All rigged out for hard birding at Nigg Ferry (Carol Miller)
With 13 attending the trip and the weather decidedly mixed and cold, the omens weren’t exactly favourable, but we all made the Arabella rendezvous in good spirits, Sparrowhawk already seen, though no swans or geese in the fields. The first arranged stop was at Nigg ferry where the waters were very choppy and some of the hoped-for grebes and sea duck were distinctly missing. However, Red Kites, Buzzards and a Raven all hung up above the cliffs in the wind and Razorbill and a few Gannets on the water were claimed quickly. A nearby walk to the beach for passerines produced very little, so it was off to the RSPB Nigg Bay hide as high tide approached. It fairly belted down, but we were soon ensconced in the hide and there were clearly many hundreds and eventually thousands of birds moving about and showing well, though the light was often very dull. Pintail – especially the males – were showing well and two groups of Brent Geese, totalling 52, took the eye. Waders were to the fore, passing in substantial groups, Bar-tailed Godwits, Curlews, Oystercatchers and eventually Dunlin allowing good views. Given the very high tide and the suitable habitat it was surprising that Teal and Snipe were absent. Quite a few of our number said that this had been their best-ever visit to the site, so we left for Balintore well satisfied. There, from the large car park, we looked out to a very active watery scene and little was easy to nail down, but a Long-tailed Duck was at distance and two Snow Buntings passed in front, with Rock and Meadow Pipits also present. No sign of Purple Sandpipers, but Angus’s recommendation of the harbour being a likely spot was taken up and we soon were enjoying superb views of the Purps being drenched by spray lashed up over the harbour wall, plus good numbers of Turnstones and a few Ringed Plovers. Dave’s spotting of a very late Arctic Tern at the same place was perhaps the most remarkable bird of the day, it drifting off after 5 minutes.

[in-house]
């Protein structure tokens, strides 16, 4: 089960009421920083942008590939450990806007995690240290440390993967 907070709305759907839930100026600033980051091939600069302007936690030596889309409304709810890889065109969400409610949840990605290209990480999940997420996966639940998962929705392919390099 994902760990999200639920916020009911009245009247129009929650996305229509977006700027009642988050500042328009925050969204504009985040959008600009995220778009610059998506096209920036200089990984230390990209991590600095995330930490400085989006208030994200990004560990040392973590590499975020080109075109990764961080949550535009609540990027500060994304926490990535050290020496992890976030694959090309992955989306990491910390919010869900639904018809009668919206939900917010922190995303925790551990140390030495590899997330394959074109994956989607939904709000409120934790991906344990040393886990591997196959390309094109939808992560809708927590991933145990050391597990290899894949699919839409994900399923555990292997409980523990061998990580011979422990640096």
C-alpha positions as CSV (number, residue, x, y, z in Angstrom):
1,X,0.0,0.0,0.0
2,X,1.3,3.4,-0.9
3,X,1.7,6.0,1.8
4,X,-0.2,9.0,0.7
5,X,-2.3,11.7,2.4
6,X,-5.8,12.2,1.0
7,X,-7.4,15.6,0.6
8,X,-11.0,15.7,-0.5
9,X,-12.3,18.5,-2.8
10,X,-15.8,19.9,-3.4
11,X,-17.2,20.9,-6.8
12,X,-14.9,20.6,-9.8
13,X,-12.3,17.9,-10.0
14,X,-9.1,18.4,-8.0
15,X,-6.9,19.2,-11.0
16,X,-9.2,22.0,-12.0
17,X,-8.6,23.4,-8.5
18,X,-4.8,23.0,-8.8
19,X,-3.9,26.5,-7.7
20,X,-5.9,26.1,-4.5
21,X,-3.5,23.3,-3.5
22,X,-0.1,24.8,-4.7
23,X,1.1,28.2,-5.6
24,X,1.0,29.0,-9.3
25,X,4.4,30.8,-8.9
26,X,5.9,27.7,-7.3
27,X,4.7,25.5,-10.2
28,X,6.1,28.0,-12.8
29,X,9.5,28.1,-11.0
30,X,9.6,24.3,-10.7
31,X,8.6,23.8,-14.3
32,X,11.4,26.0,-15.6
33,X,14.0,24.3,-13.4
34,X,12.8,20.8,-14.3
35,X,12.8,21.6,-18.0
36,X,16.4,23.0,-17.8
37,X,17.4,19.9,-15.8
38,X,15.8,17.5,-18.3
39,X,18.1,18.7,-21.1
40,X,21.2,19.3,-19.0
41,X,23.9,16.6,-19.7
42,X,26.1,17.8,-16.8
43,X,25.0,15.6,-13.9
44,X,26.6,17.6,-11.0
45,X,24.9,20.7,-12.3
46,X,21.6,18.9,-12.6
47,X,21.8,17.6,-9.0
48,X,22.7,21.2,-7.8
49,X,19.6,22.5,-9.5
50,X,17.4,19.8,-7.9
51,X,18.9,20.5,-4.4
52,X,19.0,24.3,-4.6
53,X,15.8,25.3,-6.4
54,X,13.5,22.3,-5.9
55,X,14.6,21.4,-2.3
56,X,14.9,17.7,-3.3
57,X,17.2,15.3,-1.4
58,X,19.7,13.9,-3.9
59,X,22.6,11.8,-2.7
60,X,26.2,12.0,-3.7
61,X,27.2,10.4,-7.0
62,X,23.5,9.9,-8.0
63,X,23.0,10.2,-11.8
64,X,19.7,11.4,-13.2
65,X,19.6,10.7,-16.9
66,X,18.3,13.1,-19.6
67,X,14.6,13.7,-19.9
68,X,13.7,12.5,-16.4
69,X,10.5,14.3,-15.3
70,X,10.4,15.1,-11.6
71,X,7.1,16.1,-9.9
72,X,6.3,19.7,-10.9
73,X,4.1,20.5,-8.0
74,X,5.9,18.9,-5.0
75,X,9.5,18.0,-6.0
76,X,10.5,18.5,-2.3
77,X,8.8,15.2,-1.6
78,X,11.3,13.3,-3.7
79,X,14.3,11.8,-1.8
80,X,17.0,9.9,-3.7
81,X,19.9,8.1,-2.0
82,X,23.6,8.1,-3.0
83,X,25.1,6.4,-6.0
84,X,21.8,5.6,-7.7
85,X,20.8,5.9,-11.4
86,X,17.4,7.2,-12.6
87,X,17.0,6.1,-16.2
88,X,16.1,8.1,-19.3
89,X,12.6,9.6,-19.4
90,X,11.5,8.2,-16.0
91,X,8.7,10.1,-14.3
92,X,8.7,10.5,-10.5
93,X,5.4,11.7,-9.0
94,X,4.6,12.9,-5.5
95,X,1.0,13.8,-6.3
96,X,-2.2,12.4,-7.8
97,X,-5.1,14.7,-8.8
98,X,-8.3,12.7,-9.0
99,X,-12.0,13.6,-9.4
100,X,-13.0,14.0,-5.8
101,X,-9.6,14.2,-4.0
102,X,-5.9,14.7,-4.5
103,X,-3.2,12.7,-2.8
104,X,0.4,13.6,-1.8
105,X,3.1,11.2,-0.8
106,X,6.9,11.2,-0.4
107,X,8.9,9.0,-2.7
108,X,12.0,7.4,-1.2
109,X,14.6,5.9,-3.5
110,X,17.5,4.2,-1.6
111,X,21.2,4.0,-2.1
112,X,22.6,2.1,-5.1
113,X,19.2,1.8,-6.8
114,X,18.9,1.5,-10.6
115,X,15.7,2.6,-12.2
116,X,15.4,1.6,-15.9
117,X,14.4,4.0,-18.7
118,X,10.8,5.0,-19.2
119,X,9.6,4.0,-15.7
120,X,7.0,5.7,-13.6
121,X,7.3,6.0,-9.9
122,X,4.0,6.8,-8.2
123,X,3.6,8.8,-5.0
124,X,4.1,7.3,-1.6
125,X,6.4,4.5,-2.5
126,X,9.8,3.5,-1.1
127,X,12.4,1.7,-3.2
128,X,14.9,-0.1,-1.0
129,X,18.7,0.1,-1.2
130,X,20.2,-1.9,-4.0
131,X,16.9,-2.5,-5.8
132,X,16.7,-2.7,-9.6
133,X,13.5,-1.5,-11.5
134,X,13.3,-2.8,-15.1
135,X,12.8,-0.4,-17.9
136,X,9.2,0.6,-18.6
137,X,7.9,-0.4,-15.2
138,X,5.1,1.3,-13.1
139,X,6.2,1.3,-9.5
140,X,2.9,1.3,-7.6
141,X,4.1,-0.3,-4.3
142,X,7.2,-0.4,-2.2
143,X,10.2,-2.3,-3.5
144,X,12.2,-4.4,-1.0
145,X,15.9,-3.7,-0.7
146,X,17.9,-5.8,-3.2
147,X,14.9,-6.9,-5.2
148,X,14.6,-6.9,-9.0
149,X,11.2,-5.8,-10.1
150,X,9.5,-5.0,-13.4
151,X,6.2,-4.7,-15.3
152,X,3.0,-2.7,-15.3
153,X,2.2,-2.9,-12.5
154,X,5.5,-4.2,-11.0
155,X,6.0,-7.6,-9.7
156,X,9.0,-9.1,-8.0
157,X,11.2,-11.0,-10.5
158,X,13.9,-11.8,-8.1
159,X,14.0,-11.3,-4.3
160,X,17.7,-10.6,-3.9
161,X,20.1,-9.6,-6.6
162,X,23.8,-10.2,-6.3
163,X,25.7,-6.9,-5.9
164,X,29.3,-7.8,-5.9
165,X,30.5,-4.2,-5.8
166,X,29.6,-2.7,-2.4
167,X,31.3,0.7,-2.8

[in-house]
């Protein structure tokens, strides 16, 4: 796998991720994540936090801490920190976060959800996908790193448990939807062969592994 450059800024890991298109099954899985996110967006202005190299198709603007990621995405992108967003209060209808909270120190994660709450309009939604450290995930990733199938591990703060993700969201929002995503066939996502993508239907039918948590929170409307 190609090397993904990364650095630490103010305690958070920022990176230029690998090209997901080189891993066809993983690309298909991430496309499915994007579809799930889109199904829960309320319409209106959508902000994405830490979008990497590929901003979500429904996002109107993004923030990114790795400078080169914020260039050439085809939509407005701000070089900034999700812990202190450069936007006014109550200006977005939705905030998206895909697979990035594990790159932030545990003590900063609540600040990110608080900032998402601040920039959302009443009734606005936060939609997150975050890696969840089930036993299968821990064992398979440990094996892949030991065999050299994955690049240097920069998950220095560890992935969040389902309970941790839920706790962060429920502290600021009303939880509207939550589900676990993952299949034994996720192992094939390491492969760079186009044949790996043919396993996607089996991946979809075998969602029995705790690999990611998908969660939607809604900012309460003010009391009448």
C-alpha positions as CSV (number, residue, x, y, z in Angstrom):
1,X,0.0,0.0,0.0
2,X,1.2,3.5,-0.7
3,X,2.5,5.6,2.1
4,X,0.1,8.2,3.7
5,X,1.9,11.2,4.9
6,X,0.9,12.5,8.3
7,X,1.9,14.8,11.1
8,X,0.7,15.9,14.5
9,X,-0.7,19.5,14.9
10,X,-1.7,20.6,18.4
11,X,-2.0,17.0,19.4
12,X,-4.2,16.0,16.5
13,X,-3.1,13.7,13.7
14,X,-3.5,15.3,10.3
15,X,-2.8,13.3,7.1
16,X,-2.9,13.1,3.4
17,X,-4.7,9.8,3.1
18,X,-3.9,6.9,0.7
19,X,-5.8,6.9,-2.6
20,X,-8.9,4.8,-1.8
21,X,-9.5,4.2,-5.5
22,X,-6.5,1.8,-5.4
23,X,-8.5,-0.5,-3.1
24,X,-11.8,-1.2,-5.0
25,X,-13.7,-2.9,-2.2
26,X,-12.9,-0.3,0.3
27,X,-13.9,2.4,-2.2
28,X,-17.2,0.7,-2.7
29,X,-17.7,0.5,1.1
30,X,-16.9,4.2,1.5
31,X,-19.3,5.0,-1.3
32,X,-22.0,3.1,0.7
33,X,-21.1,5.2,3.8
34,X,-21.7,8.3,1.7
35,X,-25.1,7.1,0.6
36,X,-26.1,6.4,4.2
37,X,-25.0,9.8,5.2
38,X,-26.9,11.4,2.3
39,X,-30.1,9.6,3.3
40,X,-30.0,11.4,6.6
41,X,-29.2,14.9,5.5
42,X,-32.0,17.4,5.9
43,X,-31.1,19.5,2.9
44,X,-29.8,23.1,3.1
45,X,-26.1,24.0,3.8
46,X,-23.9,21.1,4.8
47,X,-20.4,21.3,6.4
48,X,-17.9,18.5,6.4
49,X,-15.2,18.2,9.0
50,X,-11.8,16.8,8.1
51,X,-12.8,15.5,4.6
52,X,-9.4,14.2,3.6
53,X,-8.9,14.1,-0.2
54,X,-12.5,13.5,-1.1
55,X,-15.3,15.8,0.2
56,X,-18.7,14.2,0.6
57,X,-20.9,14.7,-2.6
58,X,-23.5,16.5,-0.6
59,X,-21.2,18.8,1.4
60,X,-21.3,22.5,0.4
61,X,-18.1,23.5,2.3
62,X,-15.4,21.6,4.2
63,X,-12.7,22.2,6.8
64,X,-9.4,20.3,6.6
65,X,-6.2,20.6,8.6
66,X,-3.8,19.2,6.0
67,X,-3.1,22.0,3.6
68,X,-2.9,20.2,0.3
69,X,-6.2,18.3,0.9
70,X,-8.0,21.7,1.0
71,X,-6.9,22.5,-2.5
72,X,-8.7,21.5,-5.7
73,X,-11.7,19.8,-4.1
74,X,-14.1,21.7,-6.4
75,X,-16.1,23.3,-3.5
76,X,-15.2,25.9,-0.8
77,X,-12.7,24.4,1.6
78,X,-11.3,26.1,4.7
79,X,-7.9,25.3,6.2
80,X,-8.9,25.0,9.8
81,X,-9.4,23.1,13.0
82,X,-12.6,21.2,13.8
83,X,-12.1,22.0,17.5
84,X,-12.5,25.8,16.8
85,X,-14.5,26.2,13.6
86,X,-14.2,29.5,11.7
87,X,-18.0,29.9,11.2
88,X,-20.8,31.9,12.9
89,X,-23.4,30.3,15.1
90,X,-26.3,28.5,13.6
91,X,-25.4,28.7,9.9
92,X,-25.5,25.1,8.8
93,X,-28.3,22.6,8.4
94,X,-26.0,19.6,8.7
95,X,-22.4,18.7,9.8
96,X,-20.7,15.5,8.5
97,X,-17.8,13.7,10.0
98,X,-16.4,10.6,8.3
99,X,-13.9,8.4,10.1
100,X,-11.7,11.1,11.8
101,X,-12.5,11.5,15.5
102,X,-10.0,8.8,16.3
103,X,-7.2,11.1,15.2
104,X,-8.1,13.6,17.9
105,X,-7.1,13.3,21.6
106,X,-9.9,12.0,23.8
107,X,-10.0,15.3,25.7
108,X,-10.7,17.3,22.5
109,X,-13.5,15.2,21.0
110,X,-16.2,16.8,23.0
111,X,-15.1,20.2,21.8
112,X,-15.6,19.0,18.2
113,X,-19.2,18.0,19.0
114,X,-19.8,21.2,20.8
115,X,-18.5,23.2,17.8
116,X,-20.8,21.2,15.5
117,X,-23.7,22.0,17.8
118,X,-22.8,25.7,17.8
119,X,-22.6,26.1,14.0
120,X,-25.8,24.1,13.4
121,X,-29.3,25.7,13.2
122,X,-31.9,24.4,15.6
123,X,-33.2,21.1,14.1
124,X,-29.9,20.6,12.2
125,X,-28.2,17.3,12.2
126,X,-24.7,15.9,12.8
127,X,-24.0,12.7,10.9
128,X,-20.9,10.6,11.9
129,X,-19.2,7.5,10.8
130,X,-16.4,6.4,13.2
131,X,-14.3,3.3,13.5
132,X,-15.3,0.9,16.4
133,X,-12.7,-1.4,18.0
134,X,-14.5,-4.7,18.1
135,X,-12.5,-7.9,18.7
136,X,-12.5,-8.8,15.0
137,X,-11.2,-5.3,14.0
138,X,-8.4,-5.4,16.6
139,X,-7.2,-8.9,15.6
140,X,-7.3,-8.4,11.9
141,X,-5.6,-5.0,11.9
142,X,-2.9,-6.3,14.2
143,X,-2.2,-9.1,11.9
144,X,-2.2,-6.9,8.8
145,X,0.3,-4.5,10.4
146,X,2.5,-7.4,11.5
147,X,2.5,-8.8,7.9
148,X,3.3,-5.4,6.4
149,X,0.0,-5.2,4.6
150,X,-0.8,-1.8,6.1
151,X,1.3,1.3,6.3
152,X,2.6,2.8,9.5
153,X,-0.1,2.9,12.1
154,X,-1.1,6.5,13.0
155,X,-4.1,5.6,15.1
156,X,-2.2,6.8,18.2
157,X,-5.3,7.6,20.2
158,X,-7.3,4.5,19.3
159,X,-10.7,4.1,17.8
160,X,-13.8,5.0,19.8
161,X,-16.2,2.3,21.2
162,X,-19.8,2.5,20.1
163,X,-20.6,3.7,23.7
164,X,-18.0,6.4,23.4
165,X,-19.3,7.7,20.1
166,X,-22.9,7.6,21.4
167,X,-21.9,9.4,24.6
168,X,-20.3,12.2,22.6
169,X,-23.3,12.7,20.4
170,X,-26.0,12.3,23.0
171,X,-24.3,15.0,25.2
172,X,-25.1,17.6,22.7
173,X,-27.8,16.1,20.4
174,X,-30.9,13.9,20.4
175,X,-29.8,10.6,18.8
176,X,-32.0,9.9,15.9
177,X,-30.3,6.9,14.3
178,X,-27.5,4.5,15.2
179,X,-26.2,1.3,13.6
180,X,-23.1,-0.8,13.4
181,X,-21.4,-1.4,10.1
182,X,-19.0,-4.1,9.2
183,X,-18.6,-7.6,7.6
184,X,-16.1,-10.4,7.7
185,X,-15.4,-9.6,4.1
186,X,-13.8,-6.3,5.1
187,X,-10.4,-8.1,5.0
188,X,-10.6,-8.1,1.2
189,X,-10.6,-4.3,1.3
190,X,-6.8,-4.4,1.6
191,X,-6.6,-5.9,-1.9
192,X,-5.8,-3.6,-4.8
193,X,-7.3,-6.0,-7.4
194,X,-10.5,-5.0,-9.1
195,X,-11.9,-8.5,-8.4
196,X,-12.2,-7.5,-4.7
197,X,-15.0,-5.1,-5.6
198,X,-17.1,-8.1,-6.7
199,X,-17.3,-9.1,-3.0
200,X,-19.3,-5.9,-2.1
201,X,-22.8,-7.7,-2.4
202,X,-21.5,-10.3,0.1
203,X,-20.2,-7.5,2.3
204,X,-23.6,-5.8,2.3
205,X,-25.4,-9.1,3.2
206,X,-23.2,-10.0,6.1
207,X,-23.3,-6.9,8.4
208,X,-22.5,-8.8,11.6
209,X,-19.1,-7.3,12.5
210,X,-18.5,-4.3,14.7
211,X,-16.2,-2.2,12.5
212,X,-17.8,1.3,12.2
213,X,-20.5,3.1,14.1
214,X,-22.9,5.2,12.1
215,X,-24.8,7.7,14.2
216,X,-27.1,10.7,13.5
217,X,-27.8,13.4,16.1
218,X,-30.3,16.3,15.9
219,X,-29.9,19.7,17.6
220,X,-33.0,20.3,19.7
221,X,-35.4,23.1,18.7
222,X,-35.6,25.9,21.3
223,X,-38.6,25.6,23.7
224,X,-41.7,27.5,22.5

Tarbat Ness Lighthouse and party at Tarbat Ness (Carol Miller)
It was time to head for Portmahomack and in the front car park we saw some 7 Red-throated Divers, but little else. Lunch was uppermost on folk’s minds, so we drove to Tarbat Ness for a late one. Nothing much doing from the car park, but the wind-blown walk to the point gave us Yellowhammers, a showy Stonechat and a very fine Merlin rounded the lighthouse. We gave the sea a 30-minute watch and had our only Black Guillemot, juvenile Gannets and little else. A walk back, past the plantation and down to the bothy, didn’t really get us much more bar Linnets as the wind was up at its highest, but it had been dry far more than it seemed likely to be. Chat back at the cars revealed that most of us had unknowingly driven past 200+ Whooper Swans before Portmahomack, so we ended the day with a slow drive back to the relevant fields behind Sue and Hugh and, for the majority, the last of our 57 species for the day.
Mixed waders, Ringed Plovers and Purple Sandpipers and a lone Purple Sandpiper (all Al McNee)
We are the Highland branch of the Scottish Ornithologists' Club!